Delay lines are devices used to slow down a signal by a time interval in an electrical network. There are two basic delay line technologies: passive and active. Passive delay lines or analog delay lines (ADL) are built with analog components and can delay both analog and digital signals. They attenuate the signal from input to output and use components such as capacitors and inductors. Active delay lines or digital delay lines (DDL) are built with digital components and are used to delay only digital signals. Active delay lines do not attenuate the signal from input to output, and are characterized by a specific logic family. Common logic families include transistor-transistor logic (TTL), complementary metal-oxide semiconductor (CMOS), and emitter-coupled logic (ECL).
Specifications for delay lines include delay line type, time delay, and rise time. There are two basic delay line types: fixed and variable. Fixed delay lines can delay signals by a time interval set by the manufacturer. Variable delay lines can delay signals between two values in a specified range. Generally, the low end of the range is zero. Time delay is the maximum delay in units of time that a delay line can provide. For fixed delay lines, the delay time is the only delay time that can be set. For variable delay lines, the delay time is the upper value of a tapped or programmable delay range. Rise time, another important specification to consider, is the time required for the pulse amplitude from one specified level to another.
There are several package types for delay lines. Surface mount technology (SMT) adds components to a printed circuit board (PCB) by soldering component leads or terminals to the top surface of the board. Through hole technology (THT) mounts components by inserting component leads through holes in the board and then soldering the leads in place on the opposite side of the board. Flat pack (FPAK) devices have flat leads and are available in a variety of body sizes and pin counts. Connectorized devices attach with coaxial or other types of connectors. Waveguide assemblies consist of a hollow metallic conductor with a rectangular or elliptical cross-section. Some conductors contain solid or gaseous dielectric materials.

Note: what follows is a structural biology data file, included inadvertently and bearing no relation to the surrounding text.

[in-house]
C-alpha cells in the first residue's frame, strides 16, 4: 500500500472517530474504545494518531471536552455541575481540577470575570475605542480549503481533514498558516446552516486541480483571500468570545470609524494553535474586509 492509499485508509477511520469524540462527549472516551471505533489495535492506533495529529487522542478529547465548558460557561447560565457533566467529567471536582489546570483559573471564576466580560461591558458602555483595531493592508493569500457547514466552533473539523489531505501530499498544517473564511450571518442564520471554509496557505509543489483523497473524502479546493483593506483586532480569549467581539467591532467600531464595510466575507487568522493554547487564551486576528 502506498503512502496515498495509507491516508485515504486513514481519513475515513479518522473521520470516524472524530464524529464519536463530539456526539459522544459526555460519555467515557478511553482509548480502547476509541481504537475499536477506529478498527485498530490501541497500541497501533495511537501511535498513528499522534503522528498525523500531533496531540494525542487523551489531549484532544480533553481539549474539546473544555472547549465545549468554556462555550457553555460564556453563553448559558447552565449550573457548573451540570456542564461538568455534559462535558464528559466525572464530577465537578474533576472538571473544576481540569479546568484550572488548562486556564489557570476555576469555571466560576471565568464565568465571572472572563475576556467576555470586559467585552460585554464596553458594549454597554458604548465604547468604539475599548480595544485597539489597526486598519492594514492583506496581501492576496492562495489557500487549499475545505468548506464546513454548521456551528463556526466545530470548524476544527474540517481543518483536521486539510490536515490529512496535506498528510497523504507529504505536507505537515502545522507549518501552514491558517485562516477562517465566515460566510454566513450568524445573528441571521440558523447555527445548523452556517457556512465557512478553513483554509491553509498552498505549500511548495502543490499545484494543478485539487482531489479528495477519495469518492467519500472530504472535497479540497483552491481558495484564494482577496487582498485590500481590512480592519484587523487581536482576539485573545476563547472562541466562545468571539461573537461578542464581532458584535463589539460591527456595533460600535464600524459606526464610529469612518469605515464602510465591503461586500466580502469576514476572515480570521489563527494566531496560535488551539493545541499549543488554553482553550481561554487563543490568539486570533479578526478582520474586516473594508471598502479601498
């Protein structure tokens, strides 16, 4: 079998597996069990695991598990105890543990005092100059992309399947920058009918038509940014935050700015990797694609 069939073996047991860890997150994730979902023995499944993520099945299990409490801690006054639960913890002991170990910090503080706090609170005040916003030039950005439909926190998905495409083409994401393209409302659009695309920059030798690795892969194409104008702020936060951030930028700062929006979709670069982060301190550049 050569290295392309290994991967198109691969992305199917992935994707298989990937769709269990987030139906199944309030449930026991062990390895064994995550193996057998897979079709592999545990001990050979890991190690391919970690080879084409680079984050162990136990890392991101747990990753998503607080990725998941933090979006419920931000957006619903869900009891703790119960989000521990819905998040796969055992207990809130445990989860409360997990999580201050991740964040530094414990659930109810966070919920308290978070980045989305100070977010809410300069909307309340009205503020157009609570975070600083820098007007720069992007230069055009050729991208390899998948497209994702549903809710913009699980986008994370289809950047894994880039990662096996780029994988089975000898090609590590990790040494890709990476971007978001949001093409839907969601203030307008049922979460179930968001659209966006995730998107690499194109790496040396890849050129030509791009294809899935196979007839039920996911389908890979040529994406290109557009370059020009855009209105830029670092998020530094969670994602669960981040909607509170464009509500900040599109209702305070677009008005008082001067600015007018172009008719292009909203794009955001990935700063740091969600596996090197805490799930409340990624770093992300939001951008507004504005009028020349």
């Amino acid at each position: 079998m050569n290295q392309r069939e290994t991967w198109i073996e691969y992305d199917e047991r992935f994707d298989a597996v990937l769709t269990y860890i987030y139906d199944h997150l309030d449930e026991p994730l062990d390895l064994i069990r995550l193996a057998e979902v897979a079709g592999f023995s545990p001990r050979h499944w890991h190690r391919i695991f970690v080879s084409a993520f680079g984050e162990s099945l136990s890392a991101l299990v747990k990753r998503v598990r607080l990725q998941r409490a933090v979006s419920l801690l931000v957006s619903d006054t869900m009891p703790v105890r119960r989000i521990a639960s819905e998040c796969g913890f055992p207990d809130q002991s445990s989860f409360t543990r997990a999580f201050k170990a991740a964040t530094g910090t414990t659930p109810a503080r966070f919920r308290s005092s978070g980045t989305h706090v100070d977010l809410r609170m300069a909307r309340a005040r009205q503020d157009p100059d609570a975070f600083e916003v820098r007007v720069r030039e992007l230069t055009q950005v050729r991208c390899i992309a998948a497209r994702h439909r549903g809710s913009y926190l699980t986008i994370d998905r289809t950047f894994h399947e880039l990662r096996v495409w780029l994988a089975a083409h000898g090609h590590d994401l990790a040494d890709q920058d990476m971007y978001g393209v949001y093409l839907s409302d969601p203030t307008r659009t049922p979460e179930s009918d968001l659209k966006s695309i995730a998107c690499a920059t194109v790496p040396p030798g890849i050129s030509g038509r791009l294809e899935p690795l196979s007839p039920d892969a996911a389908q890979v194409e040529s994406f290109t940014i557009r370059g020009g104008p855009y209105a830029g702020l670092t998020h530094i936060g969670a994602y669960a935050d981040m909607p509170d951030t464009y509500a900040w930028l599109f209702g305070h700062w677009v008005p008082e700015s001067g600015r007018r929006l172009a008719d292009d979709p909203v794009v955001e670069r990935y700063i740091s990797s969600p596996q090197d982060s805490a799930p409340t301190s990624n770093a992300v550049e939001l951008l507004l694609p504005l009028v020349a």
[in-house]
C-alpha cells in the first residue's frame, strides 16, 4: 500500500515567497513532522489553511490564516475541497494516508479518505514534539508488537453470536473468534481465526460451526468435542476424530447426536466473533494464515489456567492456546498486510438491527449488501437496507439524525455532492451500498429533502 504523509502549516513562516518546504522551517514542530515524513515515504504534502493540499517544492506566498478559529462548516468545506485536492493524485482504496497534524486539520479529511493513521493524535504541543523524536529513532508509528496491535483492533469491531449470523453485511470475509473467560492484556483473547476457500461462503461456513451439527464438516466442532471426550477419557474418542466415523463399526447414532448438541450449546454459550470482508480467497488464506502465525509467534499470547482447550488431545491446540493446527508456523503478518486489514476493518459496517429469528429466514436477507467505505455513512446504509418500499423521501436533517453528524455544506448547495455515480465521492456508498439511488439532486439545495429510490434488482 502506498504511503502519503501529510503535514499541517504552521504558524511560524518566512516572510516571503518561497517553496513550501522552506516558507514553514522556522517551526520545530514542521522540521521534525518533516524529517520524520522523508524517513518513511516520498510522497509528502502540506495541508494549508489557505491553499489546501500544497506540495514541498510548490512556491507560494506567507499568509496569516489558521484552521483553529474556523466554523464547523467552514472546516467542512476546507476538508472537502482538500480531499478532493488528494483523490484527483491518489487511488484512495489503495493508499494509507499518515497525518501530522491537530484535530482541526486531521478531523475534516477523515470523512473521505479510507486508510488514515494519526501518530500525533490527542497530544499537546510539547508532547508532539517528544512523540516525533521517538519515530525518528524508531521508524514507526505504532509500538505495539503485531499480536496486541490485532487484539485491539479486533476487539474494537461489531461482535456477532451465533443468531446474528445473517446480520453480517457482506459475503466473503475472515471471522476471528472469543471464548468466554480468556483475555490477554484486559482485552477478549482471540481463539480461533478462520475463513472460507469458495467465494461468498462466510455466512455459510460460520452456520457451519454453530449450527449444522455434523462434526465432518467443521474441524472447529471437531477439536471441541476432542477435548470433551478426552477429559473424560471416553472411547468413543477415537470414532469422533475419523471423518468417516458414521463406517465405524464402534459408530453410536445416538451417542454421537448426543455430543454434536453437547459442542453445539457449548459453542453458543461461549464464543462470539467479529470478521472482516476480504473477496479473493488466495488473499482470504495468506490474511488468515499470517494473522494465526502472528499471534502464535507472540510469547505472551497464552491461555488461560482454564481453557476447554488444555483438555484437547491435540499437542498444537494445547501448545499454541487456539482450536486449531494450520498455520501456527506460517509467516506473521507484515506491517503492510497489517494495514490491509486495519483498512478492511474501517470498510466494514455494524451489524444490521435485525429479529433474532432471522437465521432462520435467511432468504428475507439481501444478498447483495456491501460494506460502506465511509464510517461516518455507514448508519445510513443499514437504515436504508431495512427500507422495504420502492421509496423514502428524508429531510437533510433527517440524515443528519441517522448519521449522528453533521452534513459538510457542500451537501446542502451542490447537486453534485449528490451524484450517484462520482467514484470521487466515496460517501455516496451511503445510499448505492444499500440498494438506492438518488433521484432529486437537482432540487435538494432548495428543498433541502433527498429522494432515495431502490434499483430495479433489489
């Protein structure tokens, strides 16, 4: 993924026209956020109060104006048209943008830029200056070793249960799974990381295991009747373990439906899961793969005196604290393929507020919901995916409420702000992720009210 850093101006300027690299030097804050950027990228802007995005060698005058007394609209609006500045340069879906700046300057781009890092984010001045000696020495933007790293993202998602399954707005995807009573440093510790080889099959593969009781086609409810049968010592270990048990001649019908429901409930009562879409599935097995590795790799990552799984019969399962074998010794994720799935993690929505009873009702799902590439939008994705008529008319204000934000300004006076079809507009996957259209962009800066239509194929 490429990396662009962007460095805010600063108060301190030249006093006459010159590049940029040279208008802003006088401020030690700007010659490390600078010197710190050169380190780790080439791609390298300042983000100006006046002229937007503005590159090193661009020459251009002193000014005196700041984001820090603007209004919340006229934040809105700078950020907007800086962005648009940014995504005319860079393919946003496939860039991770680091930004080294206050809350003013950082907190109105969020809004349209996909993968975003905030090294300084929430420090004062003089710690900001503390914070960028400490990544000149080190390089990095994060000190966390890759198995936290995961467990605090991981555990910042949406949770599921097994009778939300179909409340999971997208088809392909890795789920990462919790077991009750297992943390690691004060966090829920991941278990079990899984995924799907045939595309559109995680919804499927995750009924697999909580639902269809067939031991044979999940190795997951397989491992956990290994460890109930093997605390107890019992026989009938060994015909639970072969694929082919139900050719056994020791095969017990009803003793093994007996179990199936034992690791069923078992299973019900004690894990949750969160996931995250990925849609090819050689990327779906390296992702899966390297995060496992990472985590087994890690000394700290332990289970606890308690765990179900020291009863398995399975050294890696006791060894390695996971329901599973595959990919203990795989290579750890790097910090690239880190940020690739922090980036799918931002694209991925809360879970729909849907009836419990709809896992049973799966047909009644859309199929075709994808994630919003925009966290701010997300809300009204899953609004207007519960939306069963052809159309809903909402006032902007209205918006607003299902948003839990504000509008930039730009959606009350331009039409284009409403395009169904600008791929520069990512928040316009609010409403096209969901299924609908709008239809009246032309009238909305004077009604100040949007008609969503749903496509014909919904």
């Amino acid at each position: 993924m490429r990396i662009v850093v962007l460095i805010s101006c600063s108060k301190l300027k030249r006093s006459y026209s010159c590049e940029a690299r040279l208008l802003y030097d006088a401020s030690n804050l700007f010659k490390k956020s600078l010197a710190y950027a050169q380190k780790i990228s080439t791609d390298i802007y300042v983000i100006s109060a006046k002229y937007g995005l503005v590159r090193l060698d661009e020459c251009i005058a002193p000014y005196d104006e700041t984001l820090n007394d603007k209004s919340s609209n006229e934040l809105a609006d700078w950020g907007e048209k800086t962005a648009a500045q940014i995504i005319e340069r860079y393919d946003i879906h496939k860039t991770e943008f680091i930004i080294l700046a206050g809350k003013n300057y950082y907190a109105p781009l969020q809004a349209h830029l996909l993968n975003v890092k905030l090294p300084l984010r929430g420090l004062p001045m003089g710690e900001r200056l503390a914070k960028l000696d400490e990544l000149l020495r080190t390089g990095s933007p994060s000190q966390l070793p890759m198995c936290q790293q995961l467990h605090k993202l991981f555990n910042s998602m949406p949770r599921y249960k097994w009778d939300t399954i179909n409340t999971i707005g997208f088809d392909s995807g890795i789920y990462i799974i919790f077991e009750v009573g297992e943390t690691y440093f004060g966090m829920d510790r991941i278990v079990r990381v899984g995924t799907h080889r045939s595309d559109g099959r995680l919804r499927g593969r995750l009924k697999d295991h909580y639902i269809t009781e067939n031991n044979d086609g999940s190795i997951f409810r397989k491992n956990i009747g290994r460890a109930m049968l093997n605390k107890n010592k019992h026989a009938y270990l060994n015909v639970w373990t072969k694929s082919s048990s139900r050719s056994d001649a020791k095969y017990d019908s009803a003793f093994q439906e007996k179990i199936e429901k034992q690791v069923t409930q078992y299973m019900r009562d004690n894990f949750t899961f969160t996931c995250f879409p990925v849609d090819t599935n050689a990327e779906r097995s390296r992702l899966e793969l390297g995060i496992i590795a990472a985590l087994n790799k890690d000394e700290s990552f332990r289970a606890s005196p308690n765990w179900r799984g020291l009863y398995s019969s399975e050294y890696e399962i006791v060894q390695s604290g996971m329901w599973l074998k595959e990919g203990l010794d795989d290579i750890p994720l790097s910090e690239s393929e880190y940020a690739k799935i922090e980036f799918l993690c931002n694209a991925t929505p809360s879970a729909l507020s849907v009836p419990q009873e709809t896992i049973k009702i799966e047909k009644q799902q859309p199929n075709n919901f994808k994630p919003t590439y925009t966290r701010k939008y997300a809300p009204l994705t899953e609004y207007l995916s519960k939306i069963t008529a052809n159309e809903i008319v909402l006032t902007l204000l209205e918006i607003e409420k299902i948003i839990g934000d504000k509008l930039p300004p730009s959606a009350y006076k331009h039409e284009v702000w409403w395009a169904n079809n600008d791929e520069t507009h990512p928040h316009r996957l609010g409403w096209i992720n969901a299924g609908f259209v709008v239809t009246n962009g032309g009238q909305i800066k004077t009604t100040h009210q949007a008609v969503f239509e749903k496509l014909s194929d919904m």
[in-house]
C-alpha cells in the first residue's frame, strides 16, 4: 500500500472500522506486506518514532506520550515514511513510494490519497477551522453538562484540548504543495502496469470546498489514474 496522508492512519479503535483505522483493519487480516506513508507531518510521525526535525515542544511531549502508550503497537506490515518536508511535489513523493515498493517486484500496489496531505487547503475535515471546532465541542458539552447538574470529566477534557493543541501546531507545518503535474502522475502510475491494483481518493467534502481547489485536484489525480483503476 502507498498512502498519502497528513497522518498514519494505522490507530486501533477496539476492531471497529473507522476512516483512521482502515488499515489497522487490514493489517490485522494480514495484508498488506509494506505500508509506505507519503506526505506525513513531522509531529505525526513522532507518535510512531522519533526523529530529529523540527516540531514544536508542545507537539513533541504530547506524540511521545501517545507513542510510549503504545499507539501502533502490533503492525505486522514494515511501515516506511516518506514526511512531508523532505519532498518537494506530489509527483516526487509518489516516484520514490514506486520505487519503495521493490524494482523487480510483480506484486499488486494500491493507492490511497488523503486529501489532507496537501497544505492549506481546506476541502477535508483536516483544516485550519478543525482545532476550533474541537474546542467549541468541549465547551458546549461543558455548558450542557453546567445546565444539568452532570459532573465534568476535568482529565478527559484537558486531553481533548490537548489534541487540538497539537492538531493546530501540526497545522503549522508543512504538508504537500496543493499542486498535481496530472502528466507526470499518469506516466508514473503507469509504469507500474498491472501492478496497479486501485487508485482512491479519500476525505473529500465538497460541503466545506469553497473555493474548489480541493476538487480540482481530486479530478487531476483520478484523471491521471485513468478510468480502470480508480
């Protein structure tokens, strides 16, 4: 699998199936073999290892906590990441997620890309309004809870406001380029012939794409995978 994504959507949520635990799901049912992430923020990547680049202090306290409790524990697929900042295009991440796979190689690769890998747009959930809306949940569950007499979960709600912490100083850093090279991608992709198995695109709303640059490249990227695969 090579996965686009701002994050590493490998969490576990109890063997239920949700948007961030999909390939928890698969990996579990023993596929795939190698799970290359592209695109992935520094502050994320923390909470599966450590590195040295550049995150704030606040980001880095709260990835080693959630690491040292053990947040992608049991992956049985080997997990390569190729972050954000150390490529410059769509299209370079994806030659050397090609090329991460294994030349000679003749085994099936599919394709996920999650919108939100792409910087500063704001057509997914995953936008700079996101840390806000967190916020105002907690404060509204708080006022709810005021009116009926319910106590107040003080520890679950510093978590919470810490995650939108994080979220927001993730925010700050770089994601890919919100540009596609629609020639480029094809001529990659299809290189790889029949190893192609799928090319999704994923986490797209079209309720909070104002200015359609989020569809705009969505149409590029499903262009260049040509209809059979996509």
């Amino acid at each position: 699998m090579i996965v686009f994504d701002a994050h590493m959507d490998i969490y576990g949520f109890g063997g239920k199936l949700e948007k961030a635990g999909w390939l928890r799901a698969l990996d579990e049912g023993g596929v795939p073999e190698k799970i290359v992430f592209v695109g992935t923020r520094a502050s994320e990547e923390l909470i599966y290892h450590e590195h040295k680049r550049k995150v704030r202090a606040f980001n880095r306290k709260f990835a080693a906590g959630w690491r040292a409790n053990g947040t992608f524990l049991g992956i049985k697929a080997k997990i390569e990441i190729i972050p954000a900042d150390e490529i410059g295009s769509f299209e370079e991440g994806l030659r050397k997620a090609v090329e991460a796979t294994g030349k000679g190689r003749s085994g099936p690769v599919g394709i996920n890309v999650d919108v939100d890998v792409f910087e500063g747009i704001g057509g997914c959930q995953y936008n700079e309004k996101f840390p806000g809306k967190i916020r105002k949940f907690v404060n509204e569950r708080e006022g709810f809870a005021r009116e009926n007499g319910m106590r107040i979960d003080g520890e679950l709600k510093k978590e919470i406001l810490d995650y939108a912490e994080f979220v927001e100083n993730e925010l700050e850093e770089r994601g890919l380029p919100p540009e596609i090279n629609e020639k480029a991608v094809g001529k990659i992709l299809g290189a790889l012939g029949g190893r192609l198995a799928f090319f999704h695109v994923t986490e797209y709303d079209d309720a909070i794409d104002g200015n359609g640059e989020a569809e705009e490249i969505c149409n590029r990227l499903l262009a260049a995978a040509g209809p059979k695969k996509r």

Delay lines use many types of radio frequency (RF) connectors. Bayonet Neil-Concelman (BNC) connectors are used in applications to 2 GHz. Threaded Neil-Concelman (TNC) connectors are similar in size to BNC connectors, but feature a threaded coupling nut for applications that require performance to 11 GHz. Miniature coaxial (MCX) connectors provide broadband capability through 6 GHz and are used in applications where weight and physical space are limited. Ultra high frequency (UHF) connectors are designed with non-constant impedance for use in comparatively low voltage and low frequency applications. Subminiature-A (SMA) connectors directly interface the cable dielectric without air gaps. Subminiature-B (SMB) connectors snap into place and are used for frequencies from DC to 4 GHz. Subminiature-P (SMP) connectors are rated to 40 GHz and, depending on detent type, can withstand from 100 to 100,000 interconnect cycles. Other connectors for RF attenuators include MMCX, Mini-UHF, Type F, Type N, 1.6/5.6, and 7-16 connectors.